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I currently have a hard coded view with the following sql:

select username
    ,(case user_role.role_id when 1  then true else false end) as ROLE_SUPER 
    ,(case user_role.role_id when 2  then true else false end) as ROLE_ADMIN
    ,(case user_role.role_id when 3  then true else false end) as ROLE_VIEW
    ,(case user_role.role_id when 4  then true else false end) as ROLE_USER
    ,(case user_role.role_id when 5  then true else false end) as ROLE_EMAIL
    from user 
    left outer join user_role on user.id=user_role.user_id
    left outer join role on user_role.role_id = role.id;

my question is whether or not it is possible to dynamically generate role columns from the records in the role table.

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1 Answer 1

up vote 6 down vote accepted

You can do what you want to do, but I am not sure why you would want to. Once you have your dynamic column aliases, how do you plan on referencing them? That is, if you pull your column aliases from the database, how will you then be able to use them? I may be missing the reason behind your question.

Anyway, I assume you have a structure like this:

CREATE TABLE `user` (
    `id` int(11) NOT NULL auto_increment,
    `username` varchar(255) default NULL,
    PRIMARY KEY  (`id`)
);

CREATE TABLE `role` (
    `id` int(11) NOT NULL auto_increment,
    `role` varchar(255) default NULL,
    PRIMARY KEY  (`id`)
);

CREATE TABLE `user_role` (
    `user_id` int(11),
    `role_id` int(11),
    PRIMARY KEY (`user_id`, `role_id`)
);

INSERT INTO `user` (`username`) VALUES
    ('Bob'), ('Alice'), ('Carol'), ('Dave'), ('Eve');

INSERT INTO `role` (`role`) VALUES
    ('Super'), ('Admin'), ('View'), ('User'), ('Email');

INSERT INTO `user_role` VALUES
    (1,1), (2,2), (3,3), (4,4), (5,5);

From that, you can obtain information about users and their role(s):

SELECT username, role.id AS role_id, role.role AS role FROM user_role
JOIN user ON user.id = user_role.user_id
JOIN role ON role.id = user_role.role_id;

+----------+---------+-------+
| username | role_id | role  |
+----------+---------+-------+
| Bob      |       1 | Super |
| Alice    |       2 | Admin |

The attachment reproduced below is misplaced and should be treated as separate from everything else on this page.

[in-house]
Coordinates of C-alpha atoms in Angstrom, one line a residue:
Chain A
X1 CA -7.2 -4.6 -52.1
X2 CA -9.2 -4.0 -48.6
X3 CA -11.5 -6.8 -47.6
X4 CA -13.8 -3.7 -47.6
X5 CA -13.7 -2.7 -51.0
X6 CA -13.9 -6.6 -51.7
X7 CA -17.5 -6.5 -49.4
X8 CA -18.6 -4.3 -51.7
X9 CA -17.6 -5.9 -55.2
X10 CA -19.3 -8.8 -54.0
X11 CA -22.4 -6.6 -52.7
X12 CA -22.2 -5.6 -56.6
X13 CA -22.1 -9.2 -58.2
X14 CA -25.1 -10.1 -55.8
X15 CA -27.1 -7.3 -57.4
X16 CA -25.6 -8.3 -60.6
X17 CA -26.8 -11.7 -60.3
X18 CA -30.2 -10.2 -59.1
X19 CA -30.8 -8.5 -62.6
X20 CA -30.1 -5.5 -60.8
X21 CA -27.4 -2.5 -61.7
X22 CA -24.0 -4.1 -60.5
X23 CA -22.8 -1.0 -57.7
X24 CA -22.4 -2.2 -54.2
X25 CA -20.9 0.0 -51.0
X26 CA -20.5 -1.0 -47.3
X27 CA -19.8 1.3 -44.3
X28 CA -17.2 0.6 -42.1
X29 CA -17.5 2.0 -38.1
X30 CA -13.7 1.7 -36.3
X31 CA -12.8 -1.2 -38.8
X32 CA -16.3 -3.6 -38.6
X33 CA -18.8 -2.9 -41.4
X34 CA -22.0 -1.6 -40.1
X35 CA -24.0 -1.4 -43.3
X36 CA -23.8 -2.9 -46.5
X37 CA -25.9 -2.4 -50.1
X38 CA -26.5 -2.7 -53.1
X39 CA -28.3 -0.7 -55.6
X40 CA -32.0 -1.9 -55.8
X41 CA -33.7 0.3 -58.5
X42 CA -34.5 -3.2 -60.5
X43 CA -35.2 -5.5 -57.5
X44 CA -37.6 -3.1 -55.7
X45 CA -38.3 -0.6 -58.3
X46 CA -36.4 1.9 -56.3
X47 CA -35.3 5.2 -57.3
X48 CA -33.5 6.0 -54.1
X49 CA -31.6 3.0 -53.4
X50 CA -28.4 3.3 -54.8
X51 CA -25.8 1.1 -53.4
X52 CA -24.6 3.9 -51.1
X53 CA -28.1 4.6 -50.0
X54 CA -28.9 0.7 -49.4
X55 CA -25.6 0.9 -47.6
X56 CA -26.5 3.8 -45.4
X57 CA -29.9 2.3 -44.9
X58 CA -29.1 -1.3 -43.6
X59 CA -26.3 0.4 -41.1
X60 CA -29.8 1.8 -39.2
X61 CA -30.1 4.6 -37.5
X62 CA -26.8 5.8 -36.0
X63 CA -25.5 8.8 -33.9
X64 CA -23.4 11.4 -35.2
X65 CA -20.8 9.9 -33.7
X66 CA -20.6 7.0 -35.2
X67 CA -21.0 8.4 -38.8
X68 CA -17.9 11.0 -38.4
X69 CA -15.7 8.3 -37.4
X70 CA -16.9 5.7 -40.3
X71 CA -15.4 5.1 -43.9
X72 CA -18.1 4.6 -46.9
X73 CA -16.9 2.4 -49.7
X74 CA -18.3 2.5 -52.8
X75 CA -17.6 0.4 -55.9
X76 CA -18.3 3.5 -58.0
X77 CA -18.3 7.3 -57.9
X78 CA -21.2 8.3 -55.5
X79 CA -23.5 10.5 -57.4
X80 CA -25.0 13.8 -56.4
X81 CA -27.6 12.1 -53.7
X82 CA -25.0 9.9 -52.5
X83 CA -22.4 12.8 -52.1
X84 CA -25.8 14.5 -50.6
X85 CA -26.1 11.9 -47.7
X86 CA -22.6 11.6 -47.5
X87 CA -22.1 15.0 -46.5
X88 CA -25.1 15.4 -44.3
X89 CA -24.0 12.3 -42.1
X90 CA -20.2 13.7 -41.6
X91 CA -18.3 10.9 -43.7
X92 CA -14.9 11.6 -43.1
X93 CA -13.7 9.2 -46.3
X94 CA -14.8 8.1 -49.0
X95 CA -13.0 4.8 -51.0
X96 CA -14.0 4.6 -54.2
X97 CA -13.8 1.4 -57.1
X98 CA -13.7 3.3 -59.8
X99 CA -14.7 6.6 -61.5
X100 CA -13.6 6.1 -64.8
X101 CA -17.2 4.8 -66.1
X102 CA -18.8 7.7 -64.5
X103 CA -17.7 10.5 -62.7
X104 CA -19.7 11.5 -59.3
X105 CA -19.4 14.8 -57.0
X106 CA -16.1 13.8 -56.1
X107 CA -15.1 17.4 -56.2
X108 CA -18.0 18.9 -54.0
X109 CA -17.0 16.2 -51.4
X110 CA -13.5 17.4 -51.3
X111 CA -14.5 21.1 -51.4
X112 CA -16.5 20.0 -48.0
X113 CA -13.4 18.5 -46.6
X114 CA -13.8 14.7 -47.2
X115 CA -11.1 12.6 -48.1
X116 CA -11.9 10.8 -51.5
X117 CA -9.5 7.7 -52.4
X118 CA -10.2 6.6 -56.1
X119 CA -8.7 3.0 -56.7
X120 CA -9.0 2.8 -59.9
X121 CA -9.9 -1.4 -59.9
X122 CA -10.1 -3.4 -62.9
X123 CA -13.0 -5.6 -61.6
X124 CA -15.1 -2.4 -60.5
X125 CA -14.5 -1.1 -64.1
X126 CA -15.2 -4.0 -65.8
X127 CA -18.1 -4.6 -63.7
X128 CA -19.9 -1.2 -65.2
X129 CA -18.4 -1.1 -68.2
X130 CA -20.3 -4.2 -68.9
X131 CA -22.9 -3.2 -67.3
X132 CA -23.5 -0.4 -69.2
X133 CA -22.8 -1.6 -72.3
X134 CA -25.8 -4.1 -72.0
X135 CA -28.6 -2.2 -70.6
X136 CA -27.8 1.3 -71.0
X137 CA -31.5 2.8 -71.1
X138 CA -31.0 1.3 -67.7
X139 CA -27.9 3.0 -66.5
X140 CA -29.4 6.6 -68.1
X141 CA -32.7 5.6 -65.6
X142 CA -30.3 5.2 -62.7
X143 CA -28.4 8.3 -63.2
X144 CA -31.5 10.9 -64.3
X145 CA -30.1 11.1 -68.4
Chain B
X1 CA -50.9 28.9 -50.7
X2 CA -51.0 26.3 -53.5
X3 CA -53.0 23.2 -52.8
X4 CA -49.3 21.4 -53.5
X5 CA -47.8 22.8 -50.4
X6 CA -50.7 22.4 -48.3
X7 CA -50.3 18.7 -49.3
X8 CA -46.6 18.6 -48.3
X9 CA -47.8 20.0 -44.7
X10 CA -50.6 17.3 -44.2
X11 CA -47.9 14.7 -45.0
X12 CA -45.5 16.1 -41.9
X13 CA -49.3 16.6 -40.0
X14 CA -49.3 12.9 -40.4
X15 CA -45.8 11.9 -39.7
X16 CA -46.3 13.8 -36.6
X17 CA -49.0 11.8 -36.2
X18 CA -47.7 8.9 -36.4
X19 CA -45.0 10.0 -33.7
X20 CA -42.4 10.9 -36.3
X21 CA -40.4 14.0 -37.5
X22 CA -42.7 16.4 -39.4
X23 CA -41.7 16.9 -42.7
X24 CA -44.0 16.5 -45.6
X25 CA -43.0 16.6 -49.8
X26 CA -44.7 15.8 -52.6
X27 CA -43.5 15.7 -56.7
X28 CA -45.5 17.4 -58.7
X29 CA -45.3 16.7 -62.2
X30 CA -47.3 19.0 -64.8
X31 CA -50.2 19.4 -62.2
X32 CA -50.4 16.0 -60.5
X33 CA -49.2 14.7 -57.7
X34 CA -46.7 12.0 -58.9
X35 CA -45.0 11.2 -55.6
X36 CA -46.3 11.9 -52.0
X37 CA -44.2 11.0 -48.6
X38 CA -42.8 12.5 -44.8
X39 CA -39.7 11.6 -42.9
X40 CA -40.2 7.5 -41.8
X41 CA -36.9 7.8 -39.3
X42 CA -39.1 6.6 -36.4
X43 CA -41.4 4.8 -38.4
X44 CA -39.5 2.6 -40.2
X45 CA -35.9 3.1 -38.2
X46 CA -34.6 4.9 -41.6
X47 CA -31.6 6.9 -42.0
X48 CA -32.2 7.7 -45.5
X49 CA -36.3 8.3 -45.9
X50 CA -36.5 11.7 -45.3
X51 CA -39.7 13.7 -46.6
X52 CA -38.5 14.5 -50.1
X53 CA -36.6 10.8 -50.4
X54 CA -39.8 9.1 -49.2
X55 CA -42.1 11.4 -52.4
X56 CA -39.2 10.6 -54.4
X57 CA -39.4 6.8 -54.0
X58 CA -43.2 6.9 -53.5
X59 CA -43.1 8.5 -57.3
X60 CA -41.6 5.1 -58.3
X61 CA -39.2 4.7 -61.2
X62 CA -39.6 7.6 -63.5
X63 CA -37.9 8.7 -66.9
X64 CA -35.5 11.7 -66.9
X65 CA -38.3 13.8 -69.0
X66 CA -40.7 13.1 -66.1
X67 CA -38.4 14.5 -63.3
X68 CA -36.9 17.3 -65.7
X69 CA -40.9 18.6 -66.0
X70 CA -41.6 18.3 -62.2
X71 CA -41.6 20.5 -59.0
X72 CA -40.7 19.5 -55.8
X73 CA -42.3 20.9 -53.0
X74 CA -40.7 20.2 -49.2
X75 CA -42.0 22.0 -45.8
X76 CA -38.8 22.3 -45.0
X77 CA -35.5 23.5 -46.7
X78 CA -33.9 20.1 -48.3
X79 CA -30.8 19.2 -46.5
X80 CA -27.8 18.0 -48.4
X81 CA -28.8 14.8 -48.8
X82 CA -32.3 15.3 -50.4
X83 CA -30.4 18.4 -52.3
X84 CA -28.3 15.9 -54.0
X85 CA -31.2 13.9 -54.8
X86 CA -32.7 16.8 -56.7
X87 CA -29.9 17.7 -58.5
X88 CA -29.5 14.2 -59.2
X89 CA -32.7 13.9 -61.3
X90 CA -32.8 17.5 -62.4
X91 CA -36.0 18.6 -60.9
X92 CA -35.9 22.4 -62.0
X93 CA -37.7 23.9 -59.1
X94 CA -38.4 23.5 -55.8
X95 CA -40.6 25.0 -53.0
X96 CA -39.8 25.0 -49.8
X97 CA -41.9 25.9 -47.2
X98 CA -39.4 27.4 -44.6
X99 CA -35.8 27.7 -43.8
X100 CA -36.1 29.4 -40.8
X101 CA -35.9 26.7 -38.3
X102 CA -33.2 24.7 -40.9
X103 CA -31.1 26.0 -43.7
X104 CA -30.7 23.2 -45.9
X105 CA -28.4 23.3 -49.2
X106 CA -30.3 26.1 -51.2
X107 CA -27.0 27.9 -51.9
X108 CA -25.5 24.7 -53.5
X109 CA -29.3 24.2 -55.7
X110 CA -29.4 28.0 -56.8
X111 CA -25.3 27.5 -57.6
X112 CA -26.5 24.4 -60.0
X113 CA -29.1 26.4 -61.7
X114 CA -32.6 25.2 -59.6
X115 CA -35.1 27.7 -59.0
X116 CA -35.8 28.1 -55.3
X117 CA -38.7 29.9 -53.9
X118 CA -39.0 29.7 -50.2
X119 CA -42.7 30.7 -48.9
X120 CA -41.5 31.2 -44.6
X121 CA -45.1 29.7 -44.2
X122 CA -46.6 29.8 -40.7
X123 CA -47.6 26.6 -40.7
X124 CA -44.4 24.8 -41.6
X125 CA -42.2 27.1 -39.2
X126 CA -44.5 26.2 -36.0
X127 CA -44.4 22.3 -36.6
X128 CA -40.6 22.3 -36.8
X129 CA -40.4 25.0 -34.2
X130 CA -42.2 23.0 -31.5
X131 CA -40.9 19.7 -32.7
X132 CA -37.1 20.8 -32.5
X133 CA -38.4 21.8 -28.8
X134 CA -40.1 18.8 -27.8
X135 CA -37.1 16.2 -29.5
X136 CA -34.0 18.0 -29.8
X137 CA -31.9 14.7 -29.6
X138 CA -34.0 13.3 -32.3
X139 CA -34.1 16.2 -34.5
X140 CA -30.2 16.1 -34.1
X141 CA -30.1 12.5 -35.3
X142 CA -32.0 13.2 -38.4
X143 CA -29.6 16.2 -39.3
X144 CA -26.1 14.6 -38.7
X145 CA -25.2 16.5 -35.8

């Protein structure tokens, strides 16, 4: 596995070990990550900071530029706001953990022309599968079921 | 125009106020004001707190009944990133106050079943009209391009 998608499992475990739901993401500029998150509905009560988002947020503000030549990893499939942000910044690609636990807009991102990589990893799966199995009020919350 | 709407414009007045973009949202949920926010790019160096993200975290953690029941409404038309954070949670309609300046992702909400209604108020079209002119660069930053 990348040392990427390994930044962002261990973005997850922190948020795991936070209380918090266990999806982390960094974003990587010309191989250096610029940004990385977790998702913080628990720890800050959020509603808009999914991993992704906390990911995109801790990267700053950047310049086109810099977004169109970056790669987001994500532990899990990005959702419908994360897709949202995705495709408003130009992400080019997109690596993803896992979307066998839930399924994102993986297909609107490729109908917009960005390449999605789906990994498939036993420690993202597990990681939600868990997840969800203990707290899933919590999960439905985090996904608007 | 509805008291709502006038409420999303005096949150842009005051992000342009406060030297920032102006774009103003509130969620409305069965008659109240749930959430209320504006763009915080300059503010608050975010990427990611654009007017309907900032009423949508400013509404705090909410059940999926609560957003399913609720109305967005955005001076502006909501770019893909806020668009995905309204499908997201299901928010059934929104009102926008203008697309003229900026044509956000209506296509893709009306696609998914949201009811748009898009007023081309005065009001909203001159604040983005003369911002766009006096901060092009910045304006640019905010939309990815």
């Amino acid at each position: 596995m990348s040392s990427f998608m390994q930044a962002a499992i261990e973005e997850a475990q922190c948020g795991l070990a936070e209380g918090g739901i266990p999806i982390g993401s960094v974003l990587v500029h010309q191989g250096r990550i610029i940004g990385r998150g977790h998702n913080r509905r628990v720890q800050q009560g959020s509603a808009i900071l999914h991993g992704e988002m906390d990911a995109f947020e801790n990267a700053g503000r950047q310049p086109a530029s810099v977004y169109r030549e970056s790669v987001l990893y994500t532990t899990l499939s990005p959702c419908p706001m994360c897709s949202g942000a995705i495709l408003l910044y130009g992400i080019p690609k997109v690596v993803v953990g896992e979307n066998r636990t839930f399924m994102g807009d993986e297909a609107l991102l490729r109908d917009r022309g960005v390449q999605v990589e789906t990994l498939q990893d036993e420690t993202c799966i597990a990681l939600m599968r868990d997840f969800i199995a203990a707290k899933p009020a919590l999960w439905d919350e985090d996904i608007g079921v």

| Carol    |       3 | View  |
| Dave     |       4 | User  |
| Eve      |       5 | Email |
+----------+---------+-------+

You can also create a column alias for a specific role:

SELECT username, (role.id = 1) AS Super FROM user_role
JOIN user ON user.id = user_role.user_id
JOIN role ON role.id = user_role.role_id;

+----------+-------+
| username | Super |
+----------+-------+
| Bob      |     1 |
| Alice    |     0 |
| Carol    |     0 |
| Dave     |     0 |
| Eve      |     0 |
+----------+-------+

However, if I understand your question correctly, what you want to do is to generate the column alias from the role name. You cannot use a variable as a column alias in a MySQL statement, but you can construct a prepared statement:

SET @sql = (SELECT CONCAT(
    'SELECT username, ',
    GROUP_CONCAT('(role.id = ', id, ') AS ', role SEPARATOR ', '),
    ' FROM user_role ',
    'JOIN user ON user.id = user_role.user_id ',
    'JOIN role ON role.id = user_role.role_id;')
FROM role);

SELECT @sql;

+-----------------------------------------------------------------------------------------------------------------------------------------------------------------------------------------------------------------------------------------+
| @sql                                                                                                                                                                                                                                    |
+-----------------------------------------------------------------------------------------------------------------------------------------------------------------------------------------------------------------------------------------+